In the morning, we had a two hour session on "Character" which was disrupted only by a fire alarm that was probably set off by a toaster or something. Once we all returned back to our seats, we created a character - each participant contributing a random feature to that character which means that the character was rather odd. Here are all the things the group came up with:
- rents out bouncy castles
- has two children (boy and girl)
- wants an affair
- wanted to be a surfer (in his youth)
- wants to expand his business empire and seduce his secretary
- has a collection of stuffed owls
- feels kinship with these stuffed owls because he doesn't feel alive
- about to attend "bouncy castle conference"
- tempted by illegal stuffed owl trafficking from Afghanistan
- his name is Bruce
As you can see, all very random! Our task was to create a scene revealing some of the details of this particular character. This is what I came up with:
Bruce was sitting in his study, surrounded by his dead and feathered friends. He may as well have been one of them - that’s how lifeless he felt inside.
In the past ten years of his life, the only time he remembers to have felt truly alive was last week, when Beth had touched his hands ever so slightly, albeit involuntarily. That was the time when he finally realized that the walls of this house resembled that of a prison: thick, unyielding and impossible to get out of.
“Dad,” he heard a faint voice from behind the doors. His daughter. What did she want from him now?
He opened the doors slightly, so that he could see her narrow face filling the gap. She was no longer the little girl she once was - she now even had a boyfriend or maybe, that was last week. His daughter’s somewhat whimsical way of life was completely different from his stale and monotonous being. “What is it?” He asked, his voice brisk and without affection.
“Mom sent me,” she said. “Dinner is ready.” A wrinkle formed between her brows. “If you want to eat with us that is.”
“Tell her I’m going to eat later,” he said, almost regretting the sharp tone of his voice. It wasn’t her fault after all that he felt the way he did.
She rolled her eyes, and let him be. In the corner of his study, Bruce could see an old picture of him and his daughter. She must have been about five. Behind them was a yellow bouncy castle - the first he had ever bought and sold, the first living hour of what was to be his business. How different life was now compared to then.
We discussed this in class, and decided that maybe the first paragraph or even two was unnecessary.
What we were taught in terms of characterisation is:
1) Deploy over time; reveal the character slowly.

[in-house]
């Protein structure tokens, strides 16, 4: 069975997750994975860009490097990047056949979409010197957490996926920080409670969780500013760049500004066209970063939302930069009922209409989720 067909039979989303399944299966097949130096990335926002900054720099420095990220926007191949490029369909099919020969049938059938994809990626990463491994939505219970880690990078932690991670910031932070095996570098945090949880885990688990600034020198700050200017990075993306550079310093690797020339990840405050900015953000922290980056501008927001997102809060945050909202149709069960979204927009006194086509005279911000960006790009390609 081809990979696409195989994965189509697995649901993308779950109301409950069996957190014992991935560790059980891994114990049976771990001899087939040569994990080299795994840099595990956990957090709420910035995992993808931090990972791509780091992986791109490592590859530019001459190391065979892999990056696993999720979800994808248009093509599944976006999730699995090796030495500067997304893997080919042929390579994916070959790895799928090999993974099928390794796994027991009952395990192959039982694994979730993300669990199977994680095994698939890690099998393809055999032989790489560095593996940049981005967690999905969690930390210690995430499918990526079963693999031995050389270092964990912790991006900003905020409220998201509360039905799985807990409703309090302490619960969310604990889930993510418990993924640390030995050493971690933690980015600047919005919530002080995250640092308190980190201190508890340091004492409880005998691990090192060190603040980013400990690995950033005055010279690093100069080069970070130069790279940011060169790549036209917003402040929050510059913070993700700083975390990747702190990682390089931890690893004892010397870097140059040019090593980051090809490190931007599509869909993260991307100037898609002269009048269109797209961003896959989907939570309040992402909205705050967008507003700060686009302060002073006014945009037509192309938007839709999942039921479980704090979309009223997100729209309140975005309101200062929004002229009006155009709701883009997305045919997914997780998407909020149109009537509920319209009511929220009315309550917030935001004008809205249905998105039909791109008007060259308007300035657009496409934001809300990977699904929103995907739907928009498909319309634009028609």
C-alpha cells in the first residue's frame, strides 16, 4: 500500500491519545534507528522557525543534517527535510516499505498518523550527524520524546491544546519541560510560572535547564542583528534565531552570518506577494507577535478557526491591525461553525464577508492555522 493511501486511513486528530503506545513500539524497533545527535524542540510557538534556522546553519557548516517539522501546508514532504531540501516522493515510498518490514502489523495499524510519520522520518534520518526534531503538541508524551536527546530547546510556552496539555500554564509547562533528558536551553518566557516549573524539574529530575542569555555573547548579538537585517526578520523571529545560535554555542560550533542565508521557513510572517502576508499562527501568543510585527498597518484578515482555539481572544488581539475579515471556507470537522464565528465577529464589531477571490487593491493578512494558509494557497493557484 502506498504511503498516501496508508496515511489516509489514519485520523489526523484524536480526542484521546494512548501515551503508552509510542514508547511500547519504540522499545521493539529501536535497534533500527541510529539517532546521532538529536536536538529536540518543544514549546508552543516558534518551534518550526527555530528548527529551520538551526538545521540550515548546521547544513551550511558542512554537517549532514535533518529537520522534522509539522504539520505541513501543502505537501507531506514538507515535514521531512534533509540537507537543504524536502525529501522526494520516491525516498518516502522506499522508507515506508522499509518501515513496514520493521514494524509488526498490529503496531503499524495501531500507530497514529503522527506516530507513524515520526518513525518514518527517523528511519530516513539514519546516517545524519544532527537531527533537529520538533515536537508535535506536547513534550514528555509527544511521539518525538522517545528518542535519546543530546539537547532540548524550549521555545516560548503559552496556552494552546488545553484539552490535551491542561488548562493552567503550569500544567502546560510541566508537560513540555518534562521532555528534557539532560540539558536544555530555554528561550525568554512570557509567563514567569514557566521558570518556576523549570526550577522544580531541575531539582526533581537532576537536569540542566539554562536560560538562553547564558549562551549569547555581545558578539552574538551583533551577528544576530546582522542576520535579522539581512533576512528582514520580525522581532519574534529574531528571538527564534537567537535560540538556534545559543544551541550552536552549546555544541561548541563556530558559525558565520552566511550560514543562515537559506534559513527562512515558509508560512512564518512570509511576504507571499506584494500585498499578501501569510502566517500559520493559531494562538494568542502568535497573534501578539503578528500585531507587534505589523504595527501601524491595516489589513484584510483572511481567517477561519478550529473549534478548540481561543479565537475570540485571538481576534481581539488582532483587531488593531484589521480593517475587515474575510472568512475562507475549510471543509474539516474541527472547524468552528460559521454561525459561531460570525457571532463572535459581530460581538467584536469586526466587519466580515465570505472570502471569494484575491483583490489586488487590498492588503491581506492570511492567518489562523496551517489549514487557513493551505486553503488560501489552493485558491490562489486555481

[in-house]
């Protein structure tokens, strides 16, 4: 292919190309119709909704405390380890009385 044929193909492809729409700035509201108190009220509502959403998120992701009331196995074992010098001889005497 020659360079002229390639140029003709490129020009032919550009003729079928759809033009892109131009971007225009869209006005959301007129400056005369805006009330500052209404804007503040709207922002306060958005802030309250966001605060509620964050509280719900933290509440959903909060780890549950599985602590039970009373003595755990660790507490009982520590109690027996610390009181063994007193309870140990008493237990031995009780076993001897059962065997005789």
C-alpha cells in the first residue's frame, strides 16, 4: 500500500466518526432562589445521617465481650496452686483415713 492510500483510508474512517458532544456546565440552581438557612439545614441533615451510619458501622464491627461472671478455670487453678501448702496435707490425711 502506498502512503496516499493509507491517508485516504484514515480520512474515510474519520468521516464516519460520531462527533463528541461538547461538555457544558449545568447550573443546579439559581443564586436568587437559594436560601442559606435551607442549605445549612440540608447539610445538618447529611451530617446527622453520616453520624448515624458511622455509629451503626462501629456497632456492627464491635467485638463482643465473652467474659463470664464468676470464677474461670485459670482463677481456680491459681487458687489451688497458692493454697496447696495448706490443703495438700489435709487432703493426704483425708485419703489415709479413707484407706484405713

2) By the end of the story, your character needs to be in an irrevocably different state - there has to be a character arc. (James Bond is a bad example because he never changes)
3) Don't try to be too clever. The biggest mistakes writers can make is to think they are so clever that the writing rules that applied to Shakespeare and other great writers of the past do not apply to them.
4) When writing a trilogy, you need to provide three character arcs / prove that your character changes again and again.
5) Make a character change by putting them in jeopardy. Force them to make a choice at the risk of losing something.
6) Motivation - know what your character wants out of life and what they can lose by pursuing their desire.
The "Character" part of the session was followed by a short talk about the business side of books, which again was followed by a two hour or so session on "Plot".
What we were taught about Plot is:
1) When the book ends, there has to be a resolution.
2) Enter Late. Leave early. (When telling a story)
3) Feel free to combine plot templates.
This was followed by a ninety minute session on "Prose". We went through a very small segment of our work, and we all got a very honest and frank critique from the teacher. What I learned here is that less is definitely more. Every single word and sentence in your novel has to have a purpose. If not, delete them. In my case, at least it wasn't too bad. I wasn't told that my page had to be scrapped or that everything had to be reworked. Instead, I was told I write sentences that would be beautiful and even poetic, if only I left out a few unnecessary words. I have to distance myself from my work a little and dare to delete those words to make the manuscript the best it could possibly be. That's actually a lot easier said than done, but I will try...
It has given me a lot of things to think about, but since it was a general writing course, you could see the there was a difference between writing for adults and writing for children or young adults. There was another lady there who was working on a children's fantasy book, and we agreed on quite a few things that I believe is more relevant to us than other authors who write for adults. I have suggested that she joins SCBWI because for what she is working on, she would definitely benefit from being a member. Not that I am a walking advertisement for SCBWI, but going to a more general writers' workshop has really brought to light the relevance of what is offered by the society.